Now Rutland County Organics, which holds a license to operate a dispensary in Brandon, wants a piece of that Chittenden County market. Executive director Alexandra Ford described her current turf as "one of the smallest patient pockets" in the state.

"We're looking to do something different," she said - namely, move the dispensary to Williston, where it would operate as Grassroots Vermont. "The patient numbers are growing most quickly in Chittenden County," she said.

According to state records, Rutland County has 92 people on the medical marijuana registry while Chittenden County has 385. Washington and Windham counties are tied for second with 281 patients each.

All four dispensary licenses authorized under state law have been filled, so there's no opportunity to add a new one. The fourth dispensary, operated by Vermont Patients Alliance, is located in Montpelier.

Ford is proposing to move the Brandon dispensary to a building on Williston Road, near the South Burlington city line, that used to be a pet mortuary. Before that, it was the headquarters for Republican Brian Dubie's 2010 campaign for governor. Dubie would likely not approve; the pro-legalization Marijuana Policy Project dubbed him "ultra-hostile to decriminalization efforts" while backing the eventual winner, Democrat Shumlin.

Ford needs approval from both the town of Williston and the state, neither of which is guaranteed. The Williston Development Review Board is holding a public hearing on the proposal June 23, said town planning director and zoning administrator Ken Belliveau.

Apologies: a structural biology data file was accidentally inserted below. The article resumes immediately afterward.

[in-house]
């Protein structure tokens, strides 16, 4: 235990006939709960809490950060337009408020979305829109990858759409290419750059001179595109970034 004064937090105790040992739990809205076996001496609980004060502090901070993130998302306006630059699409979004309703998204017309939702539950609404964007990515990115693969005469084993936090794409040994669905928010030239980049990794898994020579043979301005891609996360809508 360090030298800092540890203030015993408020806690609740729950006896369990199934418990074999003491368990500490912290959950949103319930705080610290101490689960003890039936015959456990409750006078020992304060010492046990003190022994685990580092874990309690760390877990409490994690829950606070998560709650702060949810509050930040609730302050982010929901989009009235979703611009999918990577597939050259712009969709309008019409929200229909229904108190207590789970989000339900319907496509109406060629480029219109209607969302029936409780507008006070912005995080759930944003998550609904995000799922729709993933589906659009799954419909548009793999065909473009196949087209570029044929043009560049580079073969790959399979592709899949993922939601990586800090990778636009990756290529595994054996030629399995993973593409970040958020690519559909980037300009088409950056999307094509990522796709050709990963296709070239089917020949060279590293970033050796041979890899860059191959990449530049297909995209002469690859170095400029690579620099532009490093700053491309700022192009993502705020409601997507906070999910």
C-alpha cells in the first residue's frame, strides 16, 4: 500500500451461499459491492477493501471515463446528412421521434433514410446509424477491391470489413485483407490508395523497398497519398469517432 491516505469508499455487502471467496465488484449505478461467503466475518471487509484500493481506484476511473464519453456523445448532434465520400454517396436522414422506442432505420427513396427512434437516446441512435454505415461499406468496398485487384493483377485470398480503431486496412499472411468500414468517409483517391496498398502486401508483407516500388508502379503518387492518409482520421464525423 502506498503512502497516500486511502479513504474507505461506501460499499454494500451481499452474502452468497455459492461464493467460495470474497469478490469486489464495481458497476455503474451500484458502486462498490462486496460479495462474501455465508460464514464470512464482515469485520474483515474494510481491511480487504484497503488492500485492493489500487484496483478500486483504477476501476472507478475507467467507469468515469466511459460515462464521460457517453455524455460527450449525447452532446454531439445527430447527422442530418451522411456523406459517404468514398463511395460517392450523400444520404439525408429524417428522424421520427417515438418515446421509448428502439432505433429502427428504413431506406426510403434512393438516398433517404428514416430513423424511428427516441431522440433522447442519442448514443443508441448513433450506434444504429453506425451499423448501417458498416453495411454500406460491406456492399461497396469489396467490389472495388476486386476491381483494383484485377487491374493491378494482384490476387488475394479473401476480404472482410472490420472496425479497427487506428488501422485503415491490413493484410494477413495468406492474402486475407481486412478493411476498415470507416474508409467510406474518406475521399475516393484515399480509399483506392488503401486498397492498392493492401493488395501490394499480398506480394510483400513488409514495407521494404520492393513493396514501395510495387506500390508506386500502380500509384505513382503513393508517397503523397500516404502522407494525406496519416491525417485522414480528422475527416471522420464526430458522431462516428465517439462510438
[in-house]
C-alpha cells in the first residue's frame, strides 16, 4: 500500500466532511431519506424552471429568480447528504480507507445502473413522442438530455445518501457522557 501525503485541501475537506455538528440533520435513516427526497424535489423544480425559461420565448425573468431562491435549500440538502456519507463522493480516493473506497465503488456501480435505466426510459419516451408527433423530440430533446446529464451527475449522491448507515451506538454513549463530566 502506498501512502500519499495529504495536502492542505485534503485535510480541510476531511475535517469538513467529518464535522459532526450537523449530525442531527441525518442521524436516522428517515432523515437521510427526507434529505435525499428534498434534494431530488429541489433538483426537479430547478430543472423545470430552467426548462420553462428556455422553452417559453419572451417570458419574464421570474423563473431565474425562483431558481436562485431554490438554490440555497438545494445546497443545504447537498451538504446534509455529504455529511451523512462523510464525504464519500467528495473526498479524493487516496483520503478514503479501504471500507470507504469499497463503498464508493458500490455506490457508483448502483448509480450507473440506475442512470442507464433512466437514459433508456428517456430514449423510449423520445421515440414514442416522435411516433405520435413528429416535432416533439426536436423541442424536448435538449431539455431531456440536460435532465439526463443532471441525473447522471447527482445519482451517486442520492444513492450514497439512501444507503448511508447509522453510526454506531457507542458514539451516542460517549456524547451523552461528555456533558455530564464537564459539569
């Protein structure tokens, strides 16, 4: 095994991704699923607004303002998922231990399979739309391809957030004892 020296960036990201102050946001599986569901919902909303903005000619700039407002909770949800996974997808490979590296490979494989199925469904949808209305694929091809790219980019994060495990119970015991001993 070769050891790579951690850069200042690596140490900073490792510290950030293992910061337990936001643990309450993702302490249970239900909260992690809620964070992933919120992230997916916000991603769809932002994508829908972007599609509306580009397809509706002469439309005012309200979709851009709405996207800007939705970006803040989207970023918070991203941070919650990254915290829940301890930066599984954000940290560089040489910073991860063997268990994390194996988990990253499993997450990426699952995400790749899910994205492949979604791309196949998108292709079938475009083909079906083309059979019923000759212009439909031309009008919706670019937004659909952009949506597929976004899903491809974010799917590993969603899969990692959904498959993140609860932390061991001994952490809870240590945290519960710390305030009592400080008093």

Belliveau said he alerted the weekly newspaper, the Williston Observer, to the proposal because he wanted to make sure the public knew about it. "We don't like it when somebody comes up to us afterward and says, 'Why didn't you tell us?'" he said. The paper wrote a story, but Belliveau couldn't predict whether the public hearing would generate much public interest. There was virtually none when Williston enacted its zoning requirements for dispensaries in February 2014.

Lynn said he didn't know about Ford's proposal until Seven Days told him about it last week. Asked if he would oppose the plan, he said he didn't know yet. "That's what we're trying to figure out - is this viable businesswise?" he said of the marijuana market in Chittenden County.

If Williston approves the dispensary, Ford would apply to the state to amend her dispensary license. She said she hopes to persuade the pot powers that she can accommodate her Rutland County patients without maintaining a storefront there.

Department of Public Safety Commissioner Keith Flynn said the state recognizes that each dispensary needs a healthy customer base but ideally wants the four to be geographically diverse.